There are almost one hundred listed structures in that part of Dulwich which is situated in the Borough of Southwark, others, in Lambeth include the Grade 1 listed but derelict All Saint's Church, Rosendale Road by G.H. Fellowes Prynne. Dulwich also has six starred Grade 2 buildings. These are St Paul's Church, Herne Hill (G.E. Street); Bell House, College Road; Dulwich College (C. Barry Jnr); Six Pillars, Crescent Wood Road ( A.H. Harding, Tecton Partnership), Dulwich Picture Gallery (Sir John Soane) and The Half Moon P.H., Herne Hill.
The object of listing is to record and preserve those structures that contribute to the national heritage. Not all the items listed are what might be conventionally thought of as beautiful or attractive - some are included for their historical value. Thus we find that the red telephone boxes in the Village and at North Dulwich Station are included (1935 K6 type designed by Sir Giles Gilbert Scott and inspired by the lantern on the Mausoleum at the Dulwich Picture Gallery ), together with the two surviving milestones, and some of the gravestones in the Old Burial Ground.
Every owner of a listed structure should receive notification of such inclusion from the local council. The latest national survey was commenced in 1970 and was completed in 1998. Every part of England was visited by expert field workers and supervised by English Heritage. Lists are available for inspection at local authority offices. The main criteria applied in deciding which buildings to include in the statutory lists are:-
architectural interest: all buildings which are of importance to the nation for the interest of their architectural design, decoration and craftsmanship; also important examples of particular building types and techniques.
historical interest: this includes buildings which display important aspects of the nation's social, economic cultural or military history.
group value, especially where buildings comprise together an important architectural or historical unity or a fine example of planning (e.g. squares, terraces or model villages)
Age and rarity are important considerations. The older a building is, and the fewer the surviving examples of its kind, the more likely it is have historical importance. All buildings erected before 1700 which survive in anything like their original condition are listed; as are most buildings of about 1700-1840 . After 1840, because of the greatly increased number of buildings erected and the much larger number that have survived, greater selection is necessary to identify the best examples of particular building types, and only buildings of definite quality and character are listed. Buildings less than thirty years old are normally only listed if they are of outstanding quality and under threat. Buildings which are less than ten years old are not listed.
Effect of listing
If an owner wishes to demolish, alter or extend a listed building then a 'listed building consent' must be applied for from the local authority. Even relatively minor works such as repainting may affect the character of a listed building and consent is required. It is a criminal offence to demolish, alter or extend such a building in a way which would affect its character, without consent, and the penalties for this can be heavy. It is possible to obtain grants for repair to buildings of outstanding architectural or historic interest.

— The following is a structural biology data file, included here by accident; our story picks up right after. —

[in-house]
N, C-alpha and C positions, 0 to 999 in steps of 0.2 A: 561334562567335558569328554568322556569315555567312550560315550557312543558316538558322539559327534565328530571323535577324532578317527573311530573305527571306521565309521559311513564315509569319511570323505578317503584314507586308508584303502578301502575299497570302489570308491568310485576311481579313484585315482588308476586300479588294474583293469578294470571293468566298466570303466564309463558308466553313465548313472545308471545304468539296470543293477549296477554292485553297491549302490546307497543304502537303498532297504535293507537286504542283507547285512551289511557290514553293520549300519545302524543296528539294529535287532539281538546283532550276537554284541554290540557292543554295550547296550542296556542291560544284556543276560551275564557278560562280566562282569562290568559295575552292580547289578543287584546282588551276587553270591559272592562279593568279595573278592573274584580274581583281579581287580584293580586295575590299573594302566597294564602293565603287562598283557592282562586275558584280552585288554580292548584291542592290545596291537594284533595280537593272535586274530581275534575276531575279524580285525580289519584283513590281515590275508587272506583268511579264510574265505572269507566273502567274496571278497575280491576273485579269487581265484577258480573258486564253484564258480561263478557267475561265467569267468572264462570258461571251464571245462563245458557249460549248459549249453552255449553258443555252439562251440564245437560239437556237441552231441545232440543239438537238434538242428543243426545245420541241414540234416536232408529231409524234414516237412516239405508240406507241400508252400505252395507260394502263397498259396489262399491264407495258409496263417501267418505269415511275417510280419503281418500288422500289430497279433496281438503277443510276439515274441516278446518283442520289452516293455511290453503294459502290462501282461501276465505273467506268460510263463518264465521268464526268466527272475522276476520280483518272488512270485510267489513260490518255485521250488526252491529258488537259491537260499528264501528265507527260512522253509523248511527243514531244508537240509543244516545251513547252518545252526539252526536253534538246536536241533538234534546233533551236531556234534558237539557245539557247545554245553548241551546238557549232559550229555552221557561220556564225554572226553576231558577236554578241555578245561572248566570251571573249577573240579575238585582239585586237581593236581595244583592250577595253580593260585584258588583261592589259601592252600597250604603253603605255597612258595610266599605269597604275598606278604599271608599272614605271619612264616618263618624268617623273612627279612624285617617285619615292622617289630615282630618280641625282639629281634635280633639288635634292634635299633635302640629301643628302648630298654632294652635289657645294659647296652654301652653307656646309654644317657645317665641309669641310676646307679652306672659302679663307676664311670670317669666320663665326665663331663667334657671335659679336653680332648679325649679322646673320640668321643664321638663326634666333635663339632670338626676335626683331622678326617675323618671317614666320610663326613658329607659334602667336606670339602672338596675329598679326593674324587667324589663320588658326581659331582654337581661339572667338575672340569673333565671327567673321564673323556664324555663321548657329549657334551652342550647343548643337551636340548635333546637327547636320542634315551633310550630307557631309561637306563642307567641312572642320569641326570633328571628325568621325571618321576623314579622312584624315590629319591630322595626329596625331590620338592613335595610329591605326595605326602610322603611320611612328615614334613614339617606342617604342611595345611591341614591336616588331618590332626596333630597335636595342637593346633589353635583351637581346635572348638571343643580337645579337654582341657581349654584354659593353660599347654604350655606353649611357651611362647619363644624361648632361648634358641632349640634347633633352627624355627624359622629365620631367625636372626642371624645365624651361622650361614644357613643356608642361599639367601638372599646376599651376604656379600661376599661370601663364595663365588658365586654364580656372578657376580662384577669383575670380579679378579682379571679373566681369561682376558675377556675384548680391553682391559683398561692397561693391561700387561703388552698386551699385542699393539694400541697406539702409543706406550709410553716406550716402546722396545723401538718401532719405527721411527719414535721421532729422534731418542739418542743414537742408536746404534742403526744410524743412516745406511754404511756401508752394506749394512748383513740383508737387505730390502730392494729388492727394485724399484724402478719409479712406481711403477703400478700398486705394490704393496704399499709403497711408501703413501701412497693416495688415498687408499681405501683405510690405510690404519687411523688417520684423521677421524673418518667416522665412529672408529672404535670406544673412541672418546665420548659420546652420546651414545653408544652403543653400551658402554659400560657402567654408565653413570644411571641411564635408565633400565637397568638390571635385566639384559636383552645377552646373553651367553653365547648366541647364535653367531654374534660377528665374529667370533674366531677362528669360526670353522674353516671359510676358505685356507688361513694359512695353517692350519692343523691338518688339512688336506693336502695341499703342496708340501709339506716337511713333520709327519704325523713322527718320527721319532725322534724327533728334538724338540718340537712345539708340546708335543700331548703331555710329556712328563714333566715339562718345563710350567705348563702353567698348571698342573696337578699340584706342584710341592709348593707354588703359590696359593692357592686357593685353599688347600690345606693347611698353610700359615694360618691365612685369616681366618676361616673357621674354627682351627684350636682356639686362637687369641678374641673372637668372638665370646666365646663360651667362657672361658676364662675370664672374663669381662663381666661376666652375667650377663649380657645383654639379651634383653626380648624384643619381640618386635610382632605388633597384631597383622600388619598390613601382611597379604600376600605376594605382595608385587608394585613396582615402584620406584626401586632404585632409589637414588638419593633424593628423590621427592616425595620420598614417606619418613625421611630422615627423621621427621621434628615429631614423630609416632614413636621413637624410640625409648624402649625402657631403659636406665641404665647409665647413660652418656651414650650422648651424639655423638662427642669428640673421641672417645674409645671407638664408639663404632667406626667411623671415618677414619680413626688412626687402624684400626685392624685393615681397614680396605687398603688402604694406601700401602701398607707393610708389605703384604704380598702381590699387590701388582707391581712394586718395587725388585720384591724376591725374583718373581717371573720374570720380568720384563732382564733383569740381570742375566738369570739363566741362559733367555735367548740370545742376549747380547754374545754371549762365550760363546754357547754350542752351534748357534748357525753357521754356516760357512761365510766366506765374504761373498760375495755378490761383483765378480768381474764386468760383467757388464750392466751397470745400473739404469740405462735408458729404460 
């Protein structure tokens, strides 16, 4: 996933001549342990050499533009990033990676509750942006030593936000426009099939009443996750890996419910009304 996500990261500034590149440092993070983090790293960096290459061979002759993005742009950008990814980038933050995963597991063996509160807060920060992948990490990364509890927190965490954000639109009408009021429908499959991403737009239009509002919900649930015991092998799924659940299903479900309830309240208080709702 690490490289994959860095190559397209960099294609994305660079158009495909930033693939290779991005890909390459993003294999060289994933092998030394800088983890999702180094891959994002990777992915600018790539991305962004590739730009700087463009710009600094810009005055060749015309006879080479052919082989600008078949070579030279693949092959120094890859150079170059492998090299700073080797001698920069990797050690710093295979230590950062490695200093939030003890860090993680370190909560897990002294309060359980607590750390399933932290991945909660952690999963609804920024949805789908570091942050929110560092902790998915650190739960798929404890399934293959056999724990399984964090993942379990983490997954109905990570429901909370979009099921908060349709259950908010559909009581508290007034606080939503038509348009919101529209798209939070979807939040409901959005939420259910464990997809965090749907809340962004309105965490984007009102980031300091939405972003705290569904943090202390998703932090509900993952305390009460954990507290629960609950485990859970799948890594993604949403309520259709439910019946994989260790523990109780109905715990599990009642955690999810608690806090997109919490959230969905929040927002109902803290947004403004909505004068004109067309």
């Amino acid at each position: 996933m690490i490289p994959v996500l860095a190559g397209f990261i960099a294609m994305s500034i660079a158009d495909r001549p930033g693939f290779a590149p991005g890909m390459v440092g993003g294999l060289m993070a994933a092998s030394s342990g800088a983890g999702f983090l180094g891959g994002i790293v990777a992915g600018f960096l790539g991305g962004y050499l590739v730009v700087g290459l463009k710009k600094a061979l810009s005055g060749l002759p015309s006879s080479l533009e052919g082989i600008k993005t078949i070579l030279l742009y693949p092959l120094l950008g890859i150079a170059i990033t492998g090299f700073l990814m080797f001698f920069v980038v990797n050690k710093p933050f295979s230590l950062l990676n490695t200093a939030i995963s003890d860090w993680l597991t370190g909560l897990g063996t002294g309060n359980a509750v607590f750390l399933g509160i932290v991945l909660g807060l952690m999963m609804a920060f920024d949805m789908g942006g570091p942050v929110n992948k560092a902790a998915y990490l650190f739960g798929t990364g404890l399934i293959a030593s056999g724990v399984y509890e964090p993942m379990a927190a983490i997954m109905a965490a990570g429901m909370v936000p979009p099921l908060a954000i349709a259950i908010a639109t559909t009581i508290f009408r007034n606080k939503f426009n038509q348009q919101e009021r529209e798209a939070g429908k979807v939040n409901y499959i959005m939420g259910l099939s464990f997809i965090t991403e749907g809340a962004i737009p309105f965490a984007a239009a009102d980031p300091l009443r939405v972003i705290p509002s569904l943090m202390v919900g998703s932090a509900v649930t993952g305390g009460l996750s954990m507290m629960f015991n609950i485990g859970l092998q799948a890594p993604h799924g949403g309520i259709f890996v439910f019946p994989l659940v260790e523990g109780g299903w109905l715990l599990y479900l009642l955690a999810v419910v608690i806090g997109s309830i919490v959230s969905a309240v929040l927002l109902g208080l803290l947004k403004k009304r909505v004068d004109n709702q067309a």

If you own listed property and fail to maintain it properly, you will in the first instance be reminded of your duties by the local authority. If the property continues to be neglected the local authority may serve a repairs notice on you, specifying the works to be done. If the owner fails to comply with the notice, the Council can compulsorily acquire the property.
Buildings are listed in their entirety; there is no such thing as just a listed façade or interior. But some parts of a listed building (interior as well as exterior) may be more important than others, and this could be significant if you are thinking of applying for listed building consent for partial demolition or alteration. In addition, any object or structure fixed to a listed building is treated as part of the building.
Dulwich's listed buildings
Among the more unusual listings are two sculptures, Striding Man by Oliffe Richmond (1919-77) is to be found in the grounds of The Charter School, while at Kingsdale School there is William Turnbull's 1959 Stargazer.
The memorial fountain to Dr George Webster is listed, as are the lodges and Old College gates of Dulwich Park. The Old Library at Dulwich College, built as a memorial to those Old Boys who fell in the Boer War, all the houses at Pond Cottages (some soon to undergo renovation and alteration), are also included. The few Victorian examples include - St John's Wood House, College Road, and the DCPS boarding house - Brightlands, in Gallery Road both of which are Grade 2. Among the listed tombs in the Old Burial Ground is that of Louisa Schroeder (d. 1824), an ancestor of Gerhard Schroder, the German Chancellor.
Locals will, on the one hand, be relieved to learn that the Crown & Greyhound is listed but distressed to find that, despite its Arts & Crafts Movement style, St Barnabas Parish Hall is not. St Peter's Church Hall Dulwich Common is listed and the present owners, the Deeper Life Christian Church are under notice by Southwark Council to restore the building to its original appearance, their attention being drawn to the case by a correspondent writing in the Dulwich Society Newsletter.